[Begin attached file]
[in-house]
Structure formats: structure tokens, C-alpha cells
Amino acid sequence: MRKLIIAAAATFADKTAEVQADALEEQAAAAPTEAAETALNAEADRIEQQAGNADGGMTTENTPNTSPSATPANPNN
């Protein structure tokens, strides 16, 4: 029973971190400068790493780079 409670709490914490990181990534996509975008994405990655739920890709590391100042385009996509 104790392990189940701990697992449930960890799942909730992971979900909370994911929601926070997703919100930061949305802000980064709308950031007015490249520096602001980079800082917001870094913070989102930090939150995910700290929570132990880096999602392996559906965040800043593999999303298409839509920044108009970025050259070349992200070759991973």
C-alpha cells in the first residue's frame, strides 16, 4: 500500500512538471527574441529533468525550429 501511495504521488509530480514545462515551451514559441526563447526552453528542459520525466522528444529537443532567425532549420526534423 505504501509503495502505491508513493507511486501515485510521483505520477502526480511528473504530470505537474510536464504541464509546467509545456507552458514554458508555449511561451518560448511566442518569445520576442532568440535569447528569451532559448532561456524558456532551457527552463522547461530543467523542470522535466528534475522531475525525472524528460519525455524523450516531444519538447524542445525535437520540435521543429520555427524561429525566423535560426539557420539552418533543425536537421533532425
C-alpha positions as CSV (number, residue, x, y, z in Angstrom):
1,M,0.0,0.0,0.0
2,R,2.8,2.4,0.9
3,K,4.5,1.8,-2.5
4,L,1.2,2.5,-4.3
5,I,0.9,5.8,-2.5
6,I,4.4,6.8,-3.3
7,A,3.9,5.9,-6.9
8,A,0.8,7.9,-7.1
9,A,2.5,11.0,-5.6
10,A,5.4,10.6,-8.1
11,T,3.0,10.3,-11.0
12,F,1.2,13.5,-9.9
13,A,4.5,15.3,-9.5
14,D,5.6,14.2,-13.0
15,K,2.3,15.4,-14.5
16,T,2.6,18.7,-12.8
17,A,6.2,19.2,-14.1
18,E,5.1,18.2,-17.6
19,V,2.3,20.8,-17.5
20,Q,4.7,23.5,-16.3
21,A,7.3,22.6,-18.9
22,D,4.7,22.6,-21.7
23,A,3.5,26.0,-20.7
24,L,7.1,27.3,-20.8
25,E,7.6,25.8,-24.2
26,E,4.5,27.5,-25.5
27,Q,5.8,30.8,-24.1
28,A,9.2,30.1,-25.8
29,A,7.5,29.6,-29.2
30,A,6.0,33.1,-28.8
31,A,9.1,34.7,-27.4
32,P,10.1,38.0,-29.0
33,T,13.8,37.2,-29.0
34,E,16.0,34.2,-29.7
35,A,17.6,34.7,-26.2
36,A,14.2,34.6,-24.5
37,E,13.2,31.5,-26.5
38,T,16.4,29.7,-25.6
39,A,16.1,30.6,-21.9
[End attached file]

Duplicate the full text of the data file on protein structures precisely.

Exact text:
[in-house]
Structure formats: structure tokens, C-alpha cells
Amino acid sequence: MRKLIIAAAATFADKTAEVQADALEEQAAAAPTEAAETALNAEADRIEQQAGNADGGMTTENTPNTSPSATPANPNN
């Protein structure tokens, strides 16, 4: 029973971190400068790493780079 409670709490914490990181990534996509975008994405990655739920890709590391100042385009996509 104790392990189940701990697992449930960890799942909730992971979900909370994911929601926070997703919100930061949305802000980064709308950031007015490249520096602001980079800082917001870094913070989102930090939150995910700290929570132990880096999602392996559906965040800043593999999303298409839509920044108009970025050259070349992200070759991973």
C-alpha cells in the first residue's frame, strides 16, 4: 500500500512538471527574441529533468525550429 501511495504521488509530480514545462515551451514559441526563447526552453528542459520525466522528444529537443532567425532549420526534423 505504501509503495502505491508513493507511486501515485510521483505520477502526480511528473504530470505537474510536464504541464509546467509545456507552458514554458508555449511561451518560448511566442518569445520576442532568440535569447528569451532559448532561456524558456532551457527552463522547461530543467523542470522535466528534475522531475525525472524528460519525455524523450516531444519538447524542445525535437520540435521543429520555427524561429525566423535560426539557420539552418533543425536537421533532425
C-alpha positions as CSV (number, residue, x, y, z in Angstrom):
1,M,0.0,0.0,0.0
2,R,2.8,2.4,0.9
3,K,4.5,1.8,-2.5
4,L,1.2,2.5,-4.3
5,I,0.9,5.8,-2.5
6,I,4.4,6.8,-3.3
7,A,3.9,5.9,-6.9
8,A,0.8,7.9,-7.1
9,A,2.5,11.0,-5.6
10,A,5.4,10.6,-8.1
11,T,3.0,10.3,-11.0
12,F,1.2,13.5,-9.9
13,A,4.5,15.3,-9.5
14,D,5.6,14.2,-13.0
15,K,2.3,15.4,-14.5
16,T,2.6,18.7,-12.8
17,A,6.2,19.2,-14.1
18,E,5.1,18.2,-17.6
19,V,2.3,20.8,-17.5
20,Q,4.7,23.5,-16.3
21,A,7.3,22.6,-18.9
22,D,4.7,22.6,-21.7
23,A,3.5,26.0,-20.7
24,L,7.1,27.3,-20.8
25,E,7.6,25.8,-24.2
26,E,4.5,27.5,-25.5
27,Q,5.8,30.8,-24.1
28,A,9.2,30.1,-25.8
29,A,7.5,29.6,-29.2
30,A,6.0,33.1,-28.8
31,A,9.1,34.7,-27.4
32,P,10.1,38.0,-29.0
33,T,13.8,37.2,-29.0
34,E,16.0,34.2,-29.7
35,A,17.6,34.7,-26.2
36,A,14.2,34.6,-24.5
37,E,13.2,31.5,-26.5
38,T,16.4,29.7,-25.6
39,A,16.1,30.6,-21.9